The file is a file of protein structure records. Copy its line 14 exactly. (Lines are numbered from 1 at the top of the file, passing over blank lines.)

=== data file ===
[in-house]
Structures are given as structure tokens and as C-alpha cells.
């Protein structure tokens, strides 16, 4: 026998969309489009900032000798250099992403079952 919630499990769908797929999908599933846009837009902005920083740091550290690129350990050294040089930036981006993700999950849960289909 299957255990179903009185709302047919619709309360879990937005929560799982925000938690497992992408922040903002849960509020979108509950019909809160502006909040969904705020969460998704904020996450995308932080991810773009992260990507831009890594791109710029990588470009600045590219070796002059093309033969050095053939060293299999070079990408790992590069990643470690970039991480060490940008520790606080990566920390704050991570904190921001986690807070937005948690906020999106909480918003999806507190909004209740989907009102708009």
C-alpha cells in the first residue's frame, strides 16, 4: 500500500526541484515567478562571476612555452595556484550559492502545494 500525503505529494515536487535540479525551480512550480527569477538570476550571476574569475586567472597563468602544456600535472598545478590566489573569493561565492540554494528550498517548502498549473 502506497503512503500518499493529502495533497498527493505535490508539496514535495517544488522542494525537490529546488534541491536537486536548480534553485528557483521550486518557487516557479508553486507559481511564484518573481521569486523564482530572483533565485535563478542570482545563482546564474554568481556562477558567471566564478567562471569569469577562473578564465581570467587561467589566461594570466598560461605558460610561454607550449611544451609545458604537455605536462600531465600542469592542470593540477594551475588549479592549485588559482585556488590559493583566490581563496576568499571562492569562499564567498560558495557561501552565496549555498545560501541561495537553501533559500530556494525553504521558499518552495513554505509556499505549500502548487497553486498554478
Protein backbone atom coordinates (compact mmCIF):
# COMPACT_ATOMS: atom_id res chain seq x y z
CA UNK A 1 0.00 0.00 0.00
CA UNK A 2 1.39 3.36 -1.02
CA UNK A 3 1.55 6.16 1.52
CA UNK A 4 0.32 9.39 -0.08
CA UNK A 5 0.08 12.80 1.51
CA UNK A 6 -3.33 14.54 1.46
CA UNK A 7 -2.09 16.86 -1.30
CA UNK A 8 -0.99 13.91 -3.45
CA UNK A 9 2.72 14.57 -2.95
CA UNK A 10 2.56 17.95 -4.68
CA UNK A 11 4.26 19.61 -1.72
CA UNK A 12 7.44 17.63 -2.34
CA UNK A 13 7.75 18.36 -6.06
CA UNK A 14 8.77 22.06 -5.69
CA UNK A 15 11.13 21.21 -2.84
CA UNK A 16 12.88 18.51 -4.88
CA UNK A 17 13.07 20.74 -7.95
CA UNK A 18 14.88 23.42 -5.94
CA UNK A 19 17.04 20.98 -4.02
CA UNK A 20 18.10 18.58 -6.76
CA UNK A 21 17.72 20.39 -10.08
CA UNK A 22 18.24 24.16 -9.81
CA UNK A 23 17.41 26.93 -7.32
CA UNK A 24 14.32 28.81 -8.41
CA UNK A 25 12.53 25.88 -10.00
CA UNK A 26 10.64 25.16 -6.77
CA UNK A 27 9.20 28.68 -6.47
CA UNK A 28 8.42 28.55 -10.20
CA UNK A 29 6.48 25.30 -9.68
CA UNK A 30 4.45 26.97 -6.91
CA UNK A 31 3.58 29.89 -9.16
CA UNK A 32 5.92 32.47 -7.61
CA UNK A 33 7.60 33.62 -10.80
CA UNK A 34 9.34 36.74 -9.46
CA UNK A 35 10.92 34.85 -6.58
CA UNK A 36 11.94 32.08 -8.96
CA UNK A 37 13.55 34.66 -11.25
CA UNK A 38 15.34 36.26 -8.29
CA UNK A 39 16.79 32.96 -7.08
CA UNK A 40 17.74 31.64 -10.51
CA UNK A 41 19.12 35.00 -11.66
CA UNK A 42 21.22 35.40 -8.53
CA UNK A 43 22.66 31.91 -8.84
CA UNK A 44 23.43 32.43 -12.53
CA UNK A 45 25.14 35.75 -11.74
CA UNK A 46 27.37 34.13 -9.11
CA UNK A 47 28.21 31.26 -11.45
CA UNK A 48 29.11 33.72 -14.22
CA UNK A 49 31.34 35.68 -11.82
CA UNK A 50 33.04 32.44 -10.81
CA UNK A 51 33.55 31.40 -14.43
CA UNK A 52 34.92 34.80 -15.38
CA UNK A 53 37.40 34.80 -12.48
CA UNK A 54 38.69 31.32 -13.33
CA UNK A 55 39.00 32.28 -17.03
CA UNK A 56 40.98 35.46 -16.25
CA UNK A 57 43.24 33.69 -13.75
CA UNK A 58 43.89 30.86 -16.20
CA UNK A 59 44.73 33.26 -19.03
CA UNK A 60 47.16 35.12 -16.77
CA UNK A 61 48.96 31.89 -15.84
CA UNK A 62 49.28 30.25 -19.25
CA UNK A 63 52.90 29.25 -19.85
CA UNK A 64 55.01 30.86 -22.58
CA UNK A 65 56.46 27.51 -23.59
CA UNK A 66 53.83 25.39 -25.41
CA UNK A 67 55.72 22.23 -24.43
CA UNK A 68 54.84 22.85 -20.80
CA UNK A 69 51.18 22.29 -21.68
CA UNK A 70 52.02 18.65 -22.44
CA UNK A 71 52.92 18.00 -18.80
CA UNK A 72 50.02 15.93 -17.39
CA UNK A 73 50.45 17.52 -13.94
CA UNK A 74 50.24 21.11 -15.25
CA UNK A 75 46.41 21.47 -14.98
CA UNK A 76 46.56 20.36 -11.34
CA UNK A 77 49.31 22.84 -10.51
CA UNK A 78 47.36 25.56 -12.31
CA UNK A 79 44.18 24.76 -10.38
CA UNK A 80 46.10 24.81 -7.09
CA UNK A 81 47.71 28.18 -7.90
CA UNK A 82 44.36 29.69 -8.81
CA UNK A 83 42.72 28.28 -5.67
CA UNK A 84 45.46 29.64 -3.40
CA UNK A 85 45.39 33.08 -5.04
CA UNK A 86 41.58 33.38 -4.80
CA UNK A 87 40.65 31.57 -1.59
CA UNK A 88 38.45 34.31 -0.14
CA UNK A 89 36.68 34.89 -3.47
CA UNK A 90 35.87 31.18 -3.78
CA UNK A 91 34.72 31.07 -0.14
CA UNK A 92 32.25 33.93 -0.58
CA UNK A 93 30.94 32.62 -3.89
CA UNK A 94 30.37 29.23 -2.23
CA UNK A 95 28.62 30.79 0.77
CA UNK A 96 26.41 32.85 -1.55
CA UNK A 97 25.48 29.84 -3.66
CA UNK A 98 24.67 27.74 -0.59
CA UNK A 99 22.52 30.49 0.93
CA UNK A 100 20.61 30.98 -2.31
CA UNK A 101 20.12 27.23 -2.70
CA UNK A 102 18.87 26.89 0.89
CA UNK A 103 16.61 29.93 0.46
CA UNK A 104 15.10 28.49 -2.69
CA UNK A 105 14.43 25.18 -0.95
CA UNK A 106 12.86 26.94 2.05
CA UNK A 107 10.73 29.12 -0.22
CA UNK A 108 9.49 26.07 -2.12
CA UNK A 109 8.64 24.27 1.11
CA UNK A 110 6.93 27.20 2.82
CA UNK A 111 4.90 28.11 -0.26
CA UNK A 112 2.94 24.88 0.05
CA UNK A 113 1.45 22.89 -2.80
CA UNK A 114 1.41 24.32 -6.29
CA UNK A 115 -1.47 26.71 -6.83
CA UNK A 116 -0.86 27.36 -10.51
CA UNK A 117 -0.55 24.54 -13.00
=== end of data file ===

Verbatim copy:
CA UNK A 8 -0.99 13.91 -3.45